The components of a sandwich buffet include the protein, the crunch, the breads, butters and mayonnaise.  

Proteins are essential for muscle growth and repair. It takes the body longer to digest protein so a person feels full longer. Offer several choices of pre-sliced meats, poached fish, pates, cheeses and eggs.

Generously rub pork tenderloin or skin-on chicken breast with a seasoning mix like Creole or lemon pepper. Preheat a cast iron pan with a little canola oil and add the meat. Brown on all sides then slip it into a 350 F (180 C) oven to complete cooking, about 15 minutes. Cool and slice thinly.

Crispy comes from sliced raw vegetables such as cucumbers, tomatoes and crisp, torn lettuces. Torn lettuce can be prepared in advance because it browns more slowly than cut lettuce. Wash and shake lettuce dry and tear into serving size pieces. Then wrap it in a clean tea towel and refrigerate until serving time. Pickles, sauerkraut and a simple shredded coleslaw add flavour and crunch. 

Offer a selection of breads and buns. Baguettes make a nice chewy sandwich. Slice them horizontally for a hearty serving. Whip up some biscuits. Focaccia is simple to make in large batches. It is a flatbread and is sliced horizontally to make sandwiches.

Moisten the sandwich and also prevent juices from soaking the bread with mayonnaise, butter and mustards. Dig through the fridge for condiments like cranberry sauce, salsas and chutneys and put them on the table.
Focaccia
1 medium baking potato, peeled and quartered
1 1/2 tsp. instant yeast 7 mL
3 1/2 c. unbleached all purpose flour 875 mL
1 c. warm water 250 mL
1/4 c. olive oil, plus more for the pan 60 mL
1 1/2 tsp. salt 7 mL
Boil potato until tender. Drain and cool. Put it through a ricer and use about 1 cup (250 mL) lightly packed potato.
In the large bowl of a stand mixer combine yeast, flour and 1 cup (250 mL) warm water until combined. Cover with plastic wrap and set aside until bubbly, about 20 minutes.
Add remaining dough ingredients, including reserved potato. Mix with paddle attachment on low speed until the dough comes together. Switch to dough hook attachment and increase speed to medium. Continue kneading until the dough is smooth and elastic, about 5 minutes.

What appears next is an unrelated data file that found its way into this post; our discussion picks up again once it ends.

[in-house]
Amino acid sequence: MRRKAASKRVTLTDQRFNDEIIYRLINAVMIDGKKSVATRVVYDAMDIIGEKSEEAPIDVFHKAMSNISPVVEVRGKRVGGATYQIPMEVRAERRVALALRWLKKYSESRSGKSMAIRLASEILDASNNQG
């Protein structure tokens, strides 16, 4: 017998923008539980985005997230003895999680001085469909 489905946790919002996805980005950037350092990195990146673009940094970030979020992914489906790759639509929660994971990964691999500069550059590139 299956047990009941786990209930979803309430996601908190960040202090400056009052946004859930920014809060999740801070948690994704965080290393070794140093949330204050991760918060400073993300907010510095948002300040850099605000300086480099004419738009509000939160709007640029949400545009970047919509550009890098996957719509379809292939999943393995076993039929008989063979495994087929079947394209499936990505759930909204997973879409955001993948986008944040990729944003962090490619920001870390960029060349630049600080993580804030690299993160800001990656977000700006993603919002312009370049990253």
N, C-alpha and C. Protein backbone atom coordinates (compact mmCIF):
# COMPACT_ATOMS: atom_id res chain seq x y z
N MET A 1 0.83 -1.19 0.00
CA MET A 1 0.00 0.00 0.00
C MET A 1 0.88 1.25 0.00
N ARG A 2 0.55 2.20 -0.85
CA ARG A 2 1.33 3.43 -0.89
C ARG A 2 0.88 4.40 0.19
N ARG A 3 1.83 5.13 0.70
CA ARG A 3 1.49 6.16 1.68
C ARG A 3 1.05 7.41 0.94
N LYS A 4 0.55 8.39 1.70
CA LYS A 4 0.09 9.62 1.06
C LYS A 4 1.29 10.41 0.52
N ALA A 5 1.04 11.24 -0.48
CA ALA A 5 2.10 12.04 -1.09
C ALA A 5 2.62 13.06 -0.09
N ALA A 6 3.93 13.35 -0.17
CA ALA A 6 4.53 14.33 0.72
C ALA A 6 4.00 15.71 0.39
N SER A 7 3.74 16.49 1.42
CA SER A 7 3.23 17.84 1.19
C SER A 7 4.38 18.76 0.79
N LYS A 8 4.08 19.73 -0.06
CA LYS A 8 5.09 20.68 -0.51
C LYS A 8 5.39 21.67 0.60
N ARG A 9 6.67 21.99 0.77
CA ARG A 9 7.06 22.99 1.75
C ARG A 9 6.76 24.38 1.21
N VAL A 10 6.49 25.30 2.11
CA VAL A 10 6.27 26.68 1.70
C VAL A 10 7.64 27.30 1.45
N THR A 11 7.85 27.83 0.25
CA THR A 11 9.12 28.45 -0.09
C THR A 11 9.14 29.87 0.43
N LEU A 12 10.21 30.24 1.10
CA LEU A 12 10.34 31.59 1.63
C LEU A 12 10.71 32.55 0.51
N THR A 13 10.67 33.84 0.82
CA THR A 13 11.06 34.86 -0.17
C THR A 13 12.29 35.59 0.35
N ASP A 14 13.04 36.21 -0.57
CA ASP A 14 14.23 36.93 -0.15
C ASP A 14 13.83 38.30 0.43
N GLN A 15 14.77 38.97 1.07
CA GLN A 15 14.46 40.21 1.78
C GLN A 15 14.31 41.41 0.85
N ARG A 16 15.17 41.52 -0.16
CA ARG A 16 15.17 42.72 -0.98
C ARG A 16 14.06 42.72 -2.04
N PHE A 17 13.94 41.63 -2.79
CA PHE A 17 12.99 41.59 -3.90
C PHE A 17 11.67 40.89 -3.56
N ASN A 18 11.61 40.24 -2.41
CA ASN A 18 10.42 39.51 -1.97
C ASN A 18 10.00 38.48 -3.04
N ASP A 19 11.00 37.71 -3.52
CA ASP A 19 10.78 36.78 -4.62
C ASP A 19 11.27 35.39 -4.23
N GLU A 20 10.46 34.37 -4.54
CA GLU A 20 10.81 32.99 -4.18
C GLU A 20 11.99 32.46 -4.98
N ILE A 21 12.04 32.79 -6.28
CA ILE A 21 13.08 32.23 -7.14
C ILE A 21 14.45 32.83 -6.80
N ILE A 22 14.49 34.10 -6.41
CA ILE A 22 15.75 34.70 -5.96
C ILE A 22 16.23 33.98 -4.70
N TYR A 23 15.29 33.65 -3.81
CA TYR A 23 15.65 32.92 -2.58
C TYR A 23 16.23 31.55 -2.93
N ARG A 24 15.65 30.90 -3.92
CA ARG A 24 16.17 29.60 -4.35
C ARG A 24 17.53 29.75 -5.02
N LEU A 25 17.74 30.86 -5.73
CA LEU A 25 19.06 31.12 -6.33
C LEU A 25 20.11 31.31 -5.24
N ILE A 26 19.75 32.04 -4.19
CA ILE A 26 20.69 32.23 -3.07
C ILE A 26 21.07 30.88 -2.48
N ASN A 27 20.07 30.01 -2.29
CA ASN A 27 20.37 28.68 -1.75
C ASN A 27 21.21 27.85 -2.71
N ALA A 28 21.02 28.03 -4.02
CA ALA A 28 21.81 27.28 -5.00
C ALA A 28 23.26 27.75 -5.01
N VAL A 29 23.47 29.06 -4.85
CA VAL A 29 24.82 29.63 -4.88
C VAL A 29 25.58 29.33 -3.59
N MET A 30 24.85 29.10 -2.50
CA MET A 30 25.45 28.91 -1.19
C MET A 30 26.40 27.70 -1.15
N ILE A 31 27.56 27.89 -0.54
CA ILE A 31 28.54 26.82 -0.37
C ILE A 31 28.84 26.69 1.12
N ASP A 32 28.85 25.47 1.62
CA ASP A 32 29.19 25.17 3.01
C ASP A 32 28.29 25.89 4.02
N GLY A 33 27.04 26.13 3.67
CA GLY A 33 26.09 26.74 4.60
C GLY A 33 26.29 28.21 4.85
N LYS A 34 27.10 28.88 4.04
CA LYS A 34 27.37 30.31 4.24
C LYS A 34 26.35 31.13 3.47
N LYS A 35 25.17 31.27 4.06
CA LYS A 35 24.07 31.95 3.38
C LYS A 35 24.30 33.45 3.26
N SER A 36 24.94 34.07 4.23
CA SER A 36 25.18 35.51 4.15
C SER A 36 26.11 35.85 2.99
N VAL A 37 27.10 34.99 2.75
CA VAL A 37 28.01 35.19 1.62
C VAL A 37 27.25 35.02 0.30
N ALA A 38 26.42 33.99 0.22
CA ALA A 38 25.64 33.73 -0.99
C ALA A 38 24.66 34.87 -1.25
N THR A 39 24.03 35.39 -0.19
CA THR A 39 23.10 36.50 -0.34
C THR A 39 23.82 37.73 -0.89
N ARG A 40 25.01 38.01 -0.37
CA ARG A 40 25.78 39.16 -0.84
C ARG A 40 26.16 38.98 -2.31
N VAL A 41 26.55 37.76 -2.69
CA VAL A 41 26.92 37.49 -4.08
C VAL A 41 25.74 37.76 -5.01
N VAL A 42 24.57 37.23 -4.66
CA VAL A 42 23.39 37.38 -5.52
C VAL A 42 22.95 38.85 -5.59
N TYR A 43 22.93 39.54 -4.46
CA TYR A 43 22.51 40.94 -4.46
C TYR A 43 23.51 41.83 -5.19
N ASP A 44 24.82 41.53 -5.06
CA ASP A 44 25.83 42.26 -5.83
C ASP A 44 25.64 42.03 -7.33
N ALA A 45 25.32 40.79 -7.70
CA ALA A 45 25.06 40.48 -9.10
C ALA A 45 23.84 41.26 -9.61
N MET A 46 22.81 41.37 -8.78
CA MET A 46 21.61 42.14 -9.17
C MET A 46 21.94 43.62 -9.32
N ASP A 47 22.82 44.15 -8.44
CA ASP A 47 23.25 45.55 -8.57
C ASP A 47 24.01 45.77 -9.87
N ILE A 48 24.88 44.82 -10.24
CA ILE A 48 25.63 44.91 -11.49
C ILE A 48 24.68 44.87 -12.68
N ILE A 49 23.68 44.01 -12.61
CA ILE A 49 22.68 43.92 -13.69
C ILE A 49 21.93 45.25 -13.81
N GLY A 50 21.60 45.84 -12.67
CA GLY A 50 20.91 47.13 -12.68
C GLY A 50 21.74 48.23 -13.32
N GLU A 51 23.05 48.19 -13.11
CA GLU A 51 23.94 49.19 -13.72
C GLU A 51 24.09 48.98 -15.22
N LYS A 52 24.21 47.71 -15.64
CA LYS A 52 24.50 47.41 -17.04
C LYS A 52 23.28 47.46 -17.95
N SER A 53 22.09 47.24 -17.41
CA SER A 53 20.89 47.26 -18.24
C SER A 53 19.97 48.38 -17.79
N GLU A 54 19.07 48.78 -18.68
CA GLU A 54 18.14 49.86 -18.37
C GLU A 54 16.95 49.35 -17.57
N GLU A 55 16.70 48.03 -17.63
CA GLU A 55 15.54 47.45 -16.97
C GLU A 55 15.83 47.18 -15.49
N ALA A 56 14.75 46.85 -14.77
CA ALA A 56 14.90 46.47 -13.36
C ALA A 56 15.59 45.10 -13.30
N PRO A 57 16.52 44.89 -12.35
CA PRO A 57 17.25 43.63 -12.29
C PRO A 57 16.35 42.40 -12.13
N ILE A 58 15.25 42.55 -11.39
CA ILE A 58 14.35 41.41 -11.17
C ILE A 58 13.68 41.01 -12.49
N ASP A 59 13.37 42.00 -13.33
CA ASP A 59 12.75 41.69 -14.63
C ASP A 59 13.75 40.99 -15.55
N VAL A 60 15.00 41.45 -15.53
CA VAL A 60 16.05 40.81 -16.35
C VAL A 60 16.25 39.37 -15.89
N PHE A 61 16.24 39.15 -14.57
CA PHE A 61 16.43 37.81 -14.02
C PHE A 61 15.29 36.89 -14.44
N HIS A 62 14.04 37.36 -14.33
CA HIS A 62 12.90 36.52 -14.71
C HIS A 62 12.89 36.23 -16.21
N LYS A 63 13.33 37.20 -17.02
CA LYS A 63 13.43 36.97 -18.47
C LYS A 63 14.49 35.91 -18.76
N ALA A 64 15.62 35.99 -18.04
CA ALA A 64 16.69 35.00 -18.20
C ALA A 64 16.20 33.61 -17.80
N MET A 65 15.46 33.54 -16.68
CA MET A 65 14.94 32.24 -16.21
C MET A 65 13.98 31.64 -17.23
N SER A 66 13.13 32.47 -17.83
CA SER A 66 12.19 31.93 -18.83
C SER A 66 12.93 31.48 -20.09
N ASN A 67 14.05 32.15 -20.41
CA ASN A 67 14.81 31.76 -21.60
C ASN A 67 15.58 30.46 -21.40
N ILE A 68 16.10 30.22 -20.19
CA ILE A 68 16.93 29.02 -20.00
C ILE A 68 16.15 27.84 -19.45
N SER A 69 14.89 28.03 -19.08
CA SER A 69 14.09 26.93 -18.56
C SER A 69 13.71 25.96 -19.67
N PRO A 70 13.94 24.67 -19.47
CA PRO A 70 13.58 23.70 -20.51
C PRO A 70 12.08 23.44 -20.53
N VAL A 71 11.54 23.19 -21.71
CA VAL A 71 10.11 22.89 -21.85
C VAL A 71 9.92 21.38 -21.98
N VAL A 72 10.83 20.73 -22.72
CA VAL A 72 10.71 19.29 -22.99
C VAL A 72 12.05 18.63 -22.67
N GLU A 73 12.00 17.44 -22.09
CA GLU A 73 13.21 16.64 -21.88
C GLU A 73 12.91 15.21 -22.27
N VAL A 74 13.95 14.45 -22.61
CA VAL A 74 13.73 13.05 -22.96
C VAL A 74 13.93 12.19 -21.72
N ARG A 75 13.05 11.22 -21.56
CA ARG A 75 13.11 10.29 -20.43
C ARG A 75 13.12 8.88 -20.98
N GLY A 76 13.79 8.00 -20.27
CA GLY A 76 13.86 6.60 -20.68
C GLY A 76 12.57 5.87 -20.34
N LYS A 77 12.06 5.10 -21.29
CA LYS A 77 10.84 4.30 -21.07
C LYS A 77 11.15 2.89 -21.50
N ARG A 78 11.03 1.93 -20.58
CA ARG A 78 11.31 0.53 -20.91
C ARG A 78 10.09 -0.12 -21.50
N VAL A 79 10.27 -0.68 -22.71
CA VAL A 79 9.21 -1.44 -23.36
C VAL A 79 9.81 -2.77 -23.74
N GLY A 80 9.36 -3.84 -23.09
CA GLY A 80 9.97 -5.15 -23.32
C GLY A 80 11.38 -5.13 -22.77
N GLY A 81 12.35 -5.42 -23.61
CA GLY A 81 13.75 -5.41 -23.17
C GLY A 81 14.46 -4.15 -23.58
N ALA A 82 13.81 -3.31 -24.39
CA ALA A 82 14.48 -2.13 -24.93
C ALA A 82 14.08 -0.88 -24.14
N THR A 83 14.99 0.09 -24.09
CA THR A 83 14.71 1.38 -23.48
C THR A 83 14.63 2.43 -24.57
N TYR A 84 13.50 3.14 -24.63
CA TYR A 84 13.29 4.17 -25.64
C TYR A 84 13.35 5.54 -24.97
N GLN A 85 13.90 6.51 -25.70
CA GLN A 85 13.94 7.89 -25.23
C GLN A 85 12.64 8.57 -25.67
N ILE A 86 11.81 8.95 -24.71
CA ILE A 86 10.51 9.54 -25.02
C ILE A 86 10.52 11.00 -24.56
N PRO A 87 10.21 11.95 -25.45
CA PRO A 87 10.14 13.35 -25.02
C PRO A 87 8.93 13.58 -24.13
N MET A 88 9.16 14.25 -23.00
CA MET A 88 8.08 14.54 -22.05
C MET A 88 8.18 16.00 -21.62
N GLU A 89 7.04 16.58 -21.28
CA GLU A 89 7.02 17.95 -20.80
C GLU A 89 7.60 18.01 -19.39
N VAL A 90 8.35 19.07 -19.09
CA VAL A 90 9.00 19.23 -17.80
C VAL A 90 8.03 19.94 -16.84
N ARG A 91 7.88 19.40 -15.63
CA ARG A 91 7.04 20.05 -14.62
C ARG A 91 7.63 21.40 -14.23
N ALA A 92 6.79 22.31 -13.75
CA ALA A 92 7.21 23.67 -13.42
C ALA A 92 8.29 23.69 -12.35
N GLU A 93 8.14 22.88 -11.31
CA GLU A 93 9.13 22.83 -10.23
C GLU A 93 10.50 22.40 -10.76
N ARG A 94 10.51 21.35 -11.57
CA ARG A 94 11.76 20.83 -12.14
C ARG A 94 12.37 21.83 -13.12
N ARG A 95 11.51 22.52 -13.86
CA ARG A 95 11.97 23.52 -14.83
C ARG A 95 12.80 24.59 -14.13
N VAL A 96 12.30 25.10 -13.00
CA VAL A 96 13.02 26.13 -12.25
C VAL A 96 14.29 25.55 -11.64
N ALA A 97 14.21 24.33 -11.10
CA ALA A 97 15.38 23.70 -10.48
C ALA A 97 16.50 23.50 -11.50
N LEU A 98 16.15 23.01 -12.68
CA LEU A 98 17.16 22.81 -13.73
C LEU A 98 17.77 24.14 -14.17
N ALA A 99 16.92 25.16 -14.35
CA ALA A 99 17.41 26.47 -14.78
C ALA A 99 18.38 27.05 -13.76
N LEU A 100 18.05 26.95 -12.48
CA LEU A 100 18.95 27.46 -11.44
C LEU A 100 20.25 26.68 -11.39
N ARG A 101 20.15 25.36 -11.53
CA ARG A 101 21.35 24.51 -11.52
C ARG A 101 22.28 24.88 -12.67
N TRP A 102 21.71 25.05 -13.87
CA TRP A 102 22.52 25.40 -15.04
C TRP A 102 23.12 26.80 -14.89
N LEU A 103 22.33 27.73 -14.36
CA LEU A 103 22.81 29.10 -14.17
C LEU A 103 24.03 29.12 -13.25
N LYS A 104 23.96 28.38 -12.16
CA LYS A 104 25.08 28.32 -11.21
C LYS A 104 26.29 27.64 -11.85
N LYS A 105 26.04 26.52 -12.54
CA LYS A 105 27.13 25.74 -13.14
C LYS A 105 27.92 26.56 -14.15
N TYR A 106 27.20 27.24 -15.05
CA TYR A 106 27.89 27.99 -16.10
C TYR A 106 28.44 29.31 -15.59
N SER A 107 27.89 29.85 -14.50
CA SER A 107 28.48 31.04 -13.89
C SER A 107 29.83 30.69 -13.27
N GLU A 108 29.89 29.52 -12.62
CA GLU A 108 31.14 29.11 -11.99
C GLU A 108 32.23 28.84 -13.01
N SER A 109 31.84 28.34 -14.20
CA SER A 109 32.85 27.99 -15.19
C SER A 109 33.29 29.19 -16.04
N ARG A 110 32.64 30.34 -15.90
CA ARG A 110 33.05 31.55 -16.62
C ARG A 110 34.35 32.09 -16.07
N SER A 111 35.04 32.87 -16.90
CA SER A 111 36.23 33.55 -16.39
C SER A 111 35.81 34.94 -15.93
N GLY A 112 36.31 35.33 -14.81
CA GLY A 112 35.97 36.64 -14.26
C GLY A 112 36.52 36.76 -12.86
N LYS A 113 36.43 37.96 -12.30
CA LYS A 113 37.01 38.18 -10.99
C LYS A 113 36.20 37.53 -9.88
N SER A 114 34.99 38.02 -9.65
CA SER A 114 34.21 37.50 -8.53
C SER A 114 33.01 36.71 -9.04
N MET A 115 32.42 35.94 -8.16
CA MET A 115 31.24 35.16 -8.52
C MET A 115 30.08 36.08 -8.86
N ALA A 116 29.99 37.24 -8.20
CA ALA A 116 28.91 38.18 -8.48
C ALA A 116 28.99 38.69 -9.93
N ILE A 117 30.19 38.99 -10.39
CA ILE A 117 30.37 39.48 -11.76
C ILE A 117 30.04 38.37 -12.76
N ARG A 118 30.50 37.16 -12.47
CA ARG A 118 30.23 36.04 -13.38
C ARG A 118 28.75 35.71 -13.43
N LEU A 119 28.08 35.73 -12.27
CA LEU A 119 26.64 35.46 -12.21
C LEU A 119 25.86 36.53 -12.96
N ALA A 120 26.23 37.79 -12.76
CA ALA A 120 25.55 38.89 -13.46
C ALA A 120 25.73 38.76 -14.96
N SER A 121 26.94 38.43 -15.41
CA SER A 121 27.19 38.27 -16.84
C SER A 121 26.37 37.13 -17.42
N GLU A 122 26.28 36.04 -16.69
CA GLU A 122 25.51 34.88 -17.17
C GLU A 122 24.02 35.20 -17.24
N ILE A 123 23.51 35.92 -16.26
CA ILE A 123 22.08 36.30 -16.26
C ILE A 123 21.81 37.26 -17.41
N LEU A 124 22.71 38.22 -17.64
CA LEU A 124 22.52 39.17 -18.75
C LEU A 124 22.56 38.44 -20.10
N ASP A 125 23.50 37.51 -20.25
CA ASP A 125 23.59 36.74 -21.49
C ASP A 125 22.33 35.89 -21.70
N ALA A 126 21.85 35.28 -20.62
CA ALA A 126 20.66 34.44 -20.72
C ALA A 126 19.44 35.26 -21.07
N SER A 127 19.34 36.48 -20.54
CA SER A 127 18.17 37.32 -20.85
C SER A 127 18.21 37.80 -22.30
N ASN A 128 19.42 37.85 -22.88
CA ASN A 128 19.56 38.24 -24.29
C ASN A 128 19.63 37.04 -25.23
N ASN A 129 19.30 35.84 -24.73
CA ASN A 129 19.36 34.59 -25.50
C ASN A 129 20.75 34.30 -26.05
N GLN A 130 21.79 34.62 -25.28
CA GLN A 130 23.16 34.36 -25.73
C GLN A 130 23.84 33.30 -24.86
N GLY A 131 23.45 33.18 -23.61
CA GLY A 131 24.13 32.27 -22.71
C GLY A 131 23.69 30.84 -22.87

Transfer dough to lightly oiled bowl, turn the dough to coat with oil and cover tightly with plastic wrap. Let rise in warm, draft-free place until dough is doubled in volume, about 1 hour.
Cut dough in half and flatten each piece into an 8-inch disk on a large, generously oiled baking sheet. Cover dough with clean tea towel and rise until doubled in size, about 45 minutes.
Preheat oven to 425 F (220 C). With 2 or 3 fingers, dimple the dough at regular intervals. Make about 2 dozen dimples. They should almost poke through the bottom of the bread. Drizzle with olive oil and sprinkle with coarse salt.
Bake about 25 minutes or until bottoms are golden brown. Serve warm. This recipe can easily be doubled. (Cooks Illustrated)
Poblano Salsa
1 large poblano pepper, halved and seeds removed 
1 bunch scallions 
2 tbsp. canola oil 30 mL
2 tbsp. fresh mint, roughly chopped 30 mL
1 tsp. lemon juice 5 mL
1/2 tsp. cane sugar 2 mL
1/2 tsp. chili flakes 2 mL
Salt and pepper, to taste
Preheat oven to 400 F (200 C).
Place poblano halves and scallions on a baking sheet, drizzle with oil and roast until softened, about 15-18 minutes.
Remove from oven, cool slightly, then chop coarsely.
Add to a bowl with remaining ingredients and toss to combine. Season generously with salt and pepper.  (Bon Appetit)
Caramel Brownies in a Jar
There is no brownie better than a cocoa brownie. Serve these in a 1 cup (250 mL) wide-mouth canning jar or other dessert dish. Top with a scoop of vanilla ice cream and a generous drizzle of caramel sauce.
10 tbsp. unsalted butter 155 mL
1 1/4 c. sugar 315 mL
3/4 c. plus 2 tbsp. unsweetened cocoa powder 175 mL + 30 mL
1/4 tsp. salt 1 mL
1/2 tsp. pure vanilla 2 mL
2 cold large eggs
1/2 c. all purpose flour 125 mL
2/3 c. walnut or pecan pieces (optional) 150 mL
Position a rack in the lower third of the oven and preheat the oven to 325 F (160 C). Line the bottom and sides of the baking pan with parchment paper, leaving an overhang on two opposite sides.
Combine butter, sugar, cocoa and salt in a medium heatproof bowl and set the bowl over a wide skillet of barely simmering water. Stir from time to time until the butter is melted and the mixture is smooth. Remove bowl from skillet and set aside until mixture is only warm, not hot.
Stir in vanilla with a wooden spoon. Add eggs one at a time, stirring vigorously after each one. When batter looks thick, shiny and well blended, add flour and stir until fully mixed in, then beat vigorously for 2 or 3 minutes the wooden spoon or a rubber spatula. Stir in nuts, if using. Spread evenly in the lined pan.
Bake until a toothpick stuck in the center comes out slightly moist with batter, 20 to 25 minutes. Let cool completely on a rack.
Lift up the ends of the parchment and transfer the brownies to a cutting board. Cut into 16 or 25 squares. (Bon Appetit)